Monday, October 17, 2011

Our Forefathers on Romans 8:28 - PART I

I appreciate Brother Stephen’s latest posting so much that I must follow it up with something similar.

Along with New Birth and Its Effects, an additional publication issued by UPBUILD was a booklet entitled Gold, Silver, Precious Stones - A Treasury of Old Baptist Faith and Practice: Glory in Tribulations Also'. It contains many valuable citations from Old Baptists prior to the rise of conditionalism. As I read through the booklet, I noticed that many of the citations focused upon Romans 8:28. This is most significant! One of the sad consequences of the departure on the matter of predestination is the denial of the truth behind this most blessed passage, which when properly understood should bring much comfort to believers in times of distress and affliction. As can be expected, our forefathers prior to the divisions over gospel means, perseverance, predestination, and related issues, did not restrict Rom. 8:28 to simply mean that some things work together for the elects’ good, as do our ultraists today. Having understood that God’s providence was over ALL, they had no problem seeing that all things work together for good to those called by God.

Here are a few of the quotations (emphasis mine – KF) with more to come later.

By the special providence of God, all things are made subservient to his purpose, hence all things work together for good to them that love God – Rom 8:28. All the trials, affections, persecutions and temptations of the saints are ordered by divine providence for their good, though they cannot always behold the dispensations of God in that light.” (John Rowe, A Practical Discourse on the Sovereignty of God, 1885)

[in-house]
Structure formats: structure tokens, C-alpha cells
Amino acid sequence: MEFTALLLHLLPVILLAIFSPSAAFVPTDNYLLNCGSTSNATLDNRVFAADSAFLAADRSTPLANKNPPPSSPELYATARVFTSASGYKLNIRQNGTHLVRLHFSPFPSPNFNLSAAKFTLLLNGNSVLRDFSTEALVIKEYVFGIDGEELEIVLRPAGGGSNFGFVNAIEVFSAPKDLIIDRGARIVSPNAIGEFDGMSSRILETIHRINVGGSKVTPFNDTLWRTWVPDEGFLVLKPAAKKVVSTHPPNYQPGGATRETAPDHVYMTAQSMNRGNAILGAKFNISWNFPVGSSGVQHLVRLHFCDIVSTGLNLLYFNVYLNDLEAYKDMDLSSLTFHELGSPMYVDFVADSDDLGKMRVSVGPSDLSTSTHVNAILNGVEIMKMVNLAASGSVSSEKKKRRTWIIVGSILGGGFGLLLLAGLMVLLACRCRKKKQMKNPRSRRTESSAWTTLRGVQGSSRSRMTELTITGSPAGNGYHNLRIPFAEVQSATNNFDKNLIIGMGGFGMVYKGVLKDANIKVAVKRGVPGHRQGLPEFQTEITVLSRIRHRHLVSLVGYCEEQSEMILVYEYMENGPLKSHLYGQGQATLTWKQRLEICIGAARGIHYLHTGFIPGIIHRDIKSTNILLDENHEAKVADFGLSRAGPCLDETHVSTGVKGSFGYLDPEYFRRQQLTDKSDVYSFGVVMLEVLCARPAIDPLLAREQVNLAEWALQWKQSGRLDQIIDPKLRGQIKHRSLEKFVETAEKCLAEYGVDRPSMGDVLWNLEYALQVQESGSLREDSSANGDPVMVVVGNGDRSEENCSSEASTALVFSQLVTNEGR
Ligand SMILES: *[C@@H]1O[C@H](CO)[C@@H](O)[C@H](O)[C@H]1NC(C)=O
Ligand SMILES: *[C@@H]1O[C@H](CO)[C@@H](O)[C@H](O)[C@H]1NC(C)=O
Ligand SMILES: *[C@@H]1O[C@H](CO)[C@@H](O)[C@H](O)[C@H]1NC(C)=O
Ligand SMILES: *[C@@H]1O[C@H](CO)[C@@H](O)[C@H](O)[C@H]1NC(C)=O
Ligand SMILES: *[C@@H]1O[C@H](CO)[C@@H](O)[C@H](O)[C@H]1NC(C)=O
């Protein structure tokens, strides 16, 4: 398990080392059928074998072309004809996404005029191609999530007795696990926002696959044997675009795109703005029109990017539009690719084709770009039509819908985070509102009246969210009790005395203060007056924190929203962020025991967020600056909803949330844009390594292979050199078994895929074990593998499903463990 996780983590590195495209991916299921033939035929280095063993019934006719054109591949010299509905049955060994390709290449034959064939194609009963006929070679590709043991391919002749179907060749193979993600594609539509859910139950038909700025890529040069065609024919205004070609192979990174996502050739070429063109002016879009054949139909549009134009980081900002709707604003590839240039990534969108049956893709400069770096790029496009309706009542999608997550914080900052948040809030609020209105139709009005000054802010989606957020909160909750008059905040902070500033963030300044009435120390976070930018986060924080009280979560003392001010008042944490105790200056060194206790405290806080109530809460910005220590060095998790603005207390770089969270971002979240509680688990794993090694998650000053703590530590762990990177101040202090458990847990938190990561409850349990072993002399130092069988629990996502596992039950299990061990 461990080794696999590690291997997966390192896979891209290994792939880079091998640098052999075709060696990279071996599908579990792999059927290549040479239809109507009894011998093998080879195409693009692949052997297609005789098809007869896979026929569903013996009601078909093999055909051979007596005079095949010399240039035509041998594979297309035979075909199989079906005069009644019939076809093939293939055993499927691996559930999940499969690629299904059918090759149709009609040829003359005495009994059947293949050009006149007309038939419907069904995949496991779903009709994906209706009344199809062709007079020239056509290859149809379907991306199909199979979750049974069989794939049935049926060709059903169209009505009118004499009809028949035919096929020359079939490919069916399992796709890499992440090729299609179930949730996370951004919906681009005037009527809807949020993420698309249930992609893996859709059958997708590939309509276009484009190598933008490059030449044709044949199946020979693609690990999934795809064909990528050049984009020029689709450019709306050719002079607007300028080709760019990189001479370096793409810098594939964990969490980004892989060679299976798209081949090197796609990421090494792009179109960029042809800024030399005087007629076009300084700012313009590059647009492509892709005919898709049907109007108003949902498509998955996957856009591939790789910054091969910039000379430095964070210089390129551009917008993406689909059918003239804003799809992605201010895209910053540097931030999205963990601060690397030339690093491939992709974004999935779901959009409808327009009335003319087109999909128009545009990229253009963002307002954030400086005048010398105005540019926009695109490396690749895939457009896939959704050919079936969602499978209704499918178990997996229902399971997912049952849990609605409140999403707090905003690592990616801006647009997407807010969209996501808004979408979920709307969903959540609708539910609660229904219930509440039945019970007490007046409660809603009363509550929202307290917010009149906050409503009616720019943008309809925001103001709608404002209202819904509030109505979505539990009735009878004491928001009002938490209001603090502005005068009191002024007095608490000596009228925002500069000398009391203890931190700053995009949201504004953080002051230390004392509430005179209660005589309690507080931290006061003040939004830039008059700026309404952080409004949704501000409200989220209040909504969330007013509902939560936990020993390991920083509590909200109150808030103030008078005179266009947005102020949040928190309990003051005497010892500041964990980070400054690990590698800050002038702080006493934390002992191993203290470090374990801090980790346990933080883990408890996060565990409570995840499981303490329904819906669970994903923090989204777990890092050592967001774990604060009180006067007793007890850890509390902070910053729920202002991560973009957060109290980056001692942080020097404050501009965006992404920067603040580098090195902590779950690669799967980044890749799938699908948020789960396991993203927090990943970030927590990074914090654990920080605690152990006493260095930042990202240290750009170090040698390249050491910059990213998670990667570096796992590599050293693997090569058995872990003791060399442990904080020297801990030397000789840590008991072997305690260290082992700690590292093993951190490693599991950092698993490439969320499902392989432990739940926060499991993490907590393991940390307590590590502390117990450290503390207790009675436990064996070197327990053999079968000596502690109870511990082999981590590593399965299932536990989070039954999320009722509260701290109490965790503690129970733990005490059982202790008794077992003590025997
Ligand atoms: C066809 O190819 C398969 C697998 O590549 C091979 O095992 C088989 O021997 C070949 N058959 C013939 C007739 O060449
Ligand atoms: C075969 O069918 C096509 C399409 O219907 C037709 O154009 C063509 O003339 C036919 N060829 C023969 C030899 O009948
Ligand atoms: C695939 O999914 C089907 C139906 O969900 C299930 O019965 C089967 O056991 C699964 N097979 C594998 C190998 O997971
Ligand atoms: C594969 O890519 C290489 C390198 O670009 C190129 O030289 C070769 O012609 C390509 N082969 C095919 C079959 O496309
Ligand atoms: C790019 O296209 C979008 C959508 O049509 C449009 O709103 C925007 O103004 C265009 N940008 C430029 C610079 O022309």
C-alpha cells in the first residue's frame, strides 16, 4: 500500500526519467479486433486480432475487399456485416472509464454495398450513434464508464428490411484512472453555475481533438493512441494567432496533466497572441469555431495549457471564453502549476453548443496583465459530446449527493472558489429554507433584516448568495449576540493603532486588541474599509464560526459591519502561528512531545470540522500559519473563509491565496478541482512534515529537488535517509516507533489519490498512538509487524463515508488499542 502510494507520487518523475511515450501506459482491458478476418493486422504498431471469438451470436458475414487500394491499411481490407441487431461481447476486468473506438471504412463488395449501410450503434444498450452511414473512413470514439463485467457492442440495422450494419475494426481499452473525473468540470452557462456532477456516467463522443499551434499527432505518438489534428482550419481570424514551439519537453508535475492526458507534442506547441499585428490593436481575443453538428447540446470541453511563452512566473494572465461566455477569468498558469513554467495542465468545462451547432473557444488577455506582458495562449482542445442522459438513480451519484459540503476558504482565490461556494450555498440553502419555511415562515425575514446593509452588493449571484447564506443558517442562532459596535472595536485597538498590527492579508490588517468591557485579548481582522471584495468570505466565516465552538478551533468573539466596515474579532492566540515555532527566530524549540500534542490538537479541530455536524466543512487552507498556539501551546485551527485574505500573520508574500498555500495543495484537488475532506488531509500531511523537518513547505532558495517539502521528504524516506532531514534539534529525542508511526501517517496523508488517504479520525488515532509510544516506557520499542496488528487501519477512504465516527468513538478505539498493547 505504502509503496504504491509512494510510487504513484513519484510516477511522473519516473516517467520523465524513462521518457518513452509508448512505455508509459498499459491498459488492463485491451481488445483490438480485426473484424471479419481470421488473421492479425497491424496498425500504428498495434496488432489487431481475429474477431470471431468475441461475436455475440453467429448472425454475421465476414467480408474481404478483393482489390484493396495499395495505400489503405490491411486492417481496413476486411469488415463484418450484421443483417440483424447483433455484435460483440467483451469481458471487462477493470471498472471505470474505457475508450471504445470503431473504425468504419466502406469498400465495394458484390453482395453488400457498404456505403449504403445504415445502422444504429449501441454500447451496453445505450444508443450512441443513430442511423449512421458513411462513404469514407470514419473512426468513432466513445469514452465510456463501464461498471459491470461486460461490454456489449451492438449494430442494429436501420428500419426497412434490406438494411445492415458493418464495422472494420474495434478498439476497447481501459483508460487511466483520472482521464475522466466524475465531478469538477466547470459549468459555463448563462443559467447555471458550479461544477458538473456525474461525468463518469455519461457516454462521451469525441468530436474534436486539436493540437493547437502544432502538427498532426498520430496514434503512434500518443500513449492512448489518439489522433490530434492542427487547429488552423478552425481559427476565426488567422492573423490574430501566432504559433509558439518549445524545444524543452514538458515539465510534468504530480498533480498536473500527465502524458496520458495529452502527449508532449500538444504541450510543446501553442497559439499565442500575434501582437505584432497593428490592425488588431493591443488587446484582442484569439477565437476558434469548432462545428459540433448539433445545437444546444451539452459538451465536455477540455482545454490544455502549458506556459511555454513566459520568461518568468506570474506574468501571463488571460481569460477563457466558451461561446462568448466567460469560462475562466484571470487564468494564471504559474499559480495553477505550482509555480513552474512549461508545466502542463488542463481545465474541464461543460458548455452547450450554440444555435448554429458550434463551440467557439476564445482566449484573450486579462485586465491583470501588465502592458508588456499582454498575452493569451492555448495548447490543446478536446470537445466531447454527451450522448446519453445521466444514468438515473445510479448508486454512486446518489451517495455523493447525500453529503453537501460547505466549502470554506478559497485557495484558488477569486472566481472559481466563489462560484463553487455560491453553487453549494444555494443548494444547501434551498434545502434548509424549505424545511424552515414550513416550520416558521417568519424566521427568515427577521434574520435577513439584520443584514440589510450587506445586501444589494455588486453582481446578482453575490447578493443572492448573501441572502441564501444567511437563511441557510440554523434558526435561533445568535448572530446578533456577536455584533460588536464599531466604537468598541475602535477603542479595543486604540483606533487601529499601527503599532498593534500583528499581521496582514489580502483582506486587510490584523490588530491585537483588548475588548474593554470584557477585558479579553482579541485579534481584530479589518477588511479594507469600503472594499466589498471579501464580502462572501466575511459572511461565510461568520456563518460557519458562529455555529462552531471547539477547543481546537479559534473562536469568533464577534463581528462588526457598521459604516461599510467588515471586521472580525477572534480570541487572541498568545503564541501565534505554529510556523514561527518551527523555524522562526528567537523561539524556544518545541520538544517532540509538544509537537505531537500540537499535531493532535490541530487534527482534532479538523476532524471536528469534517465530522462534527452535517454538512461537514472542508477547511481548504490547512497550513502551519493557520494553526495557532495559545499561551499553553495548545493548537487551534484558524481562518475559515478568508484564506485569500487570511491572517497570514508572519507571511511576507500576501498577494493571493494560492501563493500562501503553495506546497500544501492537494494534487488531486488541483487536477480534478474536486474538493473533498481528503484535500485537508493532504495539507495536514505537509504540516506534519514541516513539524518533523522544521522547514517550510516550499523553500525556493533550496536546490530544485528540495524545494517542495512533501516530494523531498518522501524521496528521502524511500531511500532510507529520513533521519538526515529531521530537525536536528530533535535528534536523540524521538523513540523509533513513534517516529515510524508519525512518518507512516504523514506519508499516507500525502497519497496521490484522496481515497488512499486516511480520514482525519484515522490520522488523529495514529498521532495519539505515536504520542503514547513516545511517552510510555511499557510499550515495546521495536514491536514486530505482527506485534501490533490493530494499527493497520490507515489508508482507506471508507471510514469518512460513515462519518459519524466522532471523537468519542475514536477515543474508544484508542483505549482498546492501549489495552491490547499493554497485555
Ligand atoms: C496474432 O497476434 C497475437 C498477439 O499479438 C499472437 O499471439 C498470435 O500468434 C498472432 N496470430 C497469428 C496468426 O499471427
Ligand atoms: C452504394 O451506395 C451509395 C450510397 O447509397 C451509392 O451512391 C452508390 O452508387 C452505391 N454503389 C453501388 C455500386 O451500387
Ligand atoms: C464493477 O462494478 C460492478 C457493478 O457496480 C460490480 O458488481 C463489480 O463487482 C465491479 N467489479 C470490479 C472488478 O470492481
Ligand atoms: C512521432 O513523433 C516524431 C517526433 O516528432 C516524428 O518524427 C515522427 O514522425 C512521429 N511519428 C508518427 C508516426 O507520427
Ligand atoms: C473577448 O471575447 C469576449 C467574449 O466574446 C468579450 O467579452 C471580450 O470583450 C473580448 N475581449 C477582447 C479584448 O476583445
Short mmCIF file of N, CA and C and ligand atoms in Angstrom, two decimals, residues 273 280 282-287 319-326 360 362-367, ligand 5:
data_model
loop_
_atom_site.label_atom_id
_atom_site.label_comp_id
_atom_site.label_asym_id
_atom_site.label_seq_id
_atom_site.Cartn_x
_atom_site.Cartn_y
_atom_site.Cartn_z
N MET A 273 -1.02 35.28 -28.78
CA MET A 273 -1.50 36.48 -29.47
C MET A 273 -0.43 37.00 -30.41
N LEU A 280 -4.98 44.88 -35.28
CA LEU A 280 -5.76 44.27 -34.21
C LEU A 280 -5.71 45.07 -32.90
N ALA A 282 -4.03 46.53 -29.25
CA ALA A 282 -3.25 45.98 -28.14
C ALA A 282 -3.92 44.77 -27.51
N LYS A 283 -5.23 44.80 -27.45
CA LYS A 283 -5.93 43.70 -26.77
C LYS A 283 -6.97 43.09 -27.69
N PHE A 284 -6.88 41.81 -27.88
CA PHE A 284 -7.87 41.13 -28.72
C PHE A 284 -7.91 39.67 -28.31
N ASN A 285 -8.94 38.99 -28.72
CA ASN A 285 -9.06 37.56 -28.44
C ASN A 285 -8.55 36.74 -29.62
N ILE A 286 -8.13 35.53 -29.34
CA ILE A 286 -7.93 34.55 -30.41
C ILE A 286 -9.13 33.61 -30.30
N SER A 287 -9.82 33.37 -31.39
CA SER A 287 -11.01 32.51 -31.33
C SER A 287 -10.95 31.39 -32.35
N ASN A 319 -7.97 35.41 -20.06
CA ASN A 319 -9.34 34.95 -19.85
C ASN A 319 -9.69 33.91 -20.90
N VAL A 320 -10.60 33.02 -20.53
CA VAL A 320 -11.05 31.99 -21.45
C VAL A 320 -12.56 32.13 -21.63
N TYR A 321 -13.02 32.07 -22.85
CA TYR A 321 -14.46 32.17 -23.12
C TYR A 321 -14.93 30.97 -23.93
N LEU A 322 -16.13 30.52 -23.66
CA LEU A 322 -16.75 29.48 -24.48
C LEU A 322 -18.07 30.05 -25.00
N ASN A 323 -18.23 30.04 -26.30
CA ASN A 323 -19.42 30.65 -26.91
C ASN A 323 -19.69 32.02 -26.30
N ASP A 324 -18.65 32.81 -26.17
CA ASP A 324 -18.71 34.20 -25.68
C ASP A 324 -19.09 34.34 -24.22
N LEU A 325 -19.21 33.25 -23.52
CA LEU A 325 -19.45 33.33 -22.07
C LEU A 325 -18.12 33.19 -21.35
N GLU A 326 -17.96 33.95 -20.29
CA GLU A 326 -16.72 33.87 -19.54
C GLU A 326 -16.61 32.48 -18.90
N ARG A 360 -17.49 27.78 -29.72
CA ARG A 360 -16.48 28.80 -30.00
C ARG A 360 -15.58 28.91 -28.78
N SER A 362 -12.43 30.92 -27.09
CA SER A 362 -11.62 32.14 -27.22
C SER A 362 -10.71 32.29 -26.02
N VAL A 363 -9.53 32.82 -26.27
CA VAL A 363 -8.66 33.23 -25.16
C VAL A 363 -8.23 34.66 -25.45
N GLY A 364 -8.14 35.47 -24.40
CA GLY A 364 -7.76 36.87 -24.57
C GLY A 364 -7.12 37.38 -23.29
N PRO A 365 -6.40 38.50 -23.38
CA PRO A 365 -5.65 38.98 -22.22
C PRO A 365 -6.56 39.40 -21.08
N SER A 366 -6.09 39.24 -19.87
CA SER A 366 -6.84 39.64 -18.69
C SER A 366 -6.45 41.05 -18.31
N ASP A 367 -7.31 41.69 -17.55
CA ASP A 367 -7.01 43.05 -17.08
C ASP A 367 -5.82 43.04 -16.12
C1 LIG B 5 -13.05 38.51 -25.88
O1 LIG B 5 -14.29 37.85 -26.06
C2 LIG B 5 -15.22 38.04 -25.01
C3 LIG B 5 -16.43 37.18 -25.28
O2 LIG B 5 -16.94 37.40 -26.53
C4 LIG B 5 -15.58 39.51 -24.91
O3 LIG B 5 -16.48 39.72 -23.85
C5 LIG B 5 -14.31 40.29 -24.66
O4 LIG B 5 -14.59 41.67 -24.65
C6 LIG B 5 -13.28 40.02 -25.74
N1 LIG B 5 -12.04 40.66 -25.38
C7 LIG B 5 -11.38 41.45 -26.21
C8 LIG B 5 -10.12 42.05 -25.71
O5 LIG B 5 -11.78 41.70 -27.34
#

It was the belief of these sentiments that caused the Apostle to say: ‘All things shall work together for good to them that love God, to them who are the called according to his purpose'.” (James Oliphant, "The Providence of God", Principles and Practices of the Regular Baptists ch. 1, 1885))

That is the people which he loved and knew by name, and endorsed, and chose before, these hath he not cast off. But on the other hand whom (or all that) he foreknew he also did predestinate to be conformed to the image of his Son – Rom. 8:29. Here all (and only) those that are predestinated to the image of Jesus are the persons God foreknew. The reason too why all things work together for their good is because he predestinated that they should be conformed to the image of his Son.” (P.D. Gold, in Zion’s Landmark vol.13 no. 14, June 1880)

From the language of the Apostle Paul before and after this verse (in verses 16 to 27, and 29 to 39), it is evident that by “all things” in the 28th verse he means all the sufferings, trials, tribulations, distress, persecution, famine, peril, or death which the child of God endures here on earth, that is, all the afflictive providences of God which seem to be for his injury, but which conform him by Divine grace to the humble and watchful and prayerful and patient and heavenly and holy image of Christ, and thus really work together for his spiritual and eternal good, according to God’s purposes of infinite love towards him from eternity, so that, instead of desponding and murmuring under earthly trials, he ought rather to resignedly and even thankfully receive them as sure evidences of his Heavenly Father’s love.”(Sylvester Hassell, “All Things Work Together for Good to Them that Love God”, The Gospel Messenger Apr. 1900)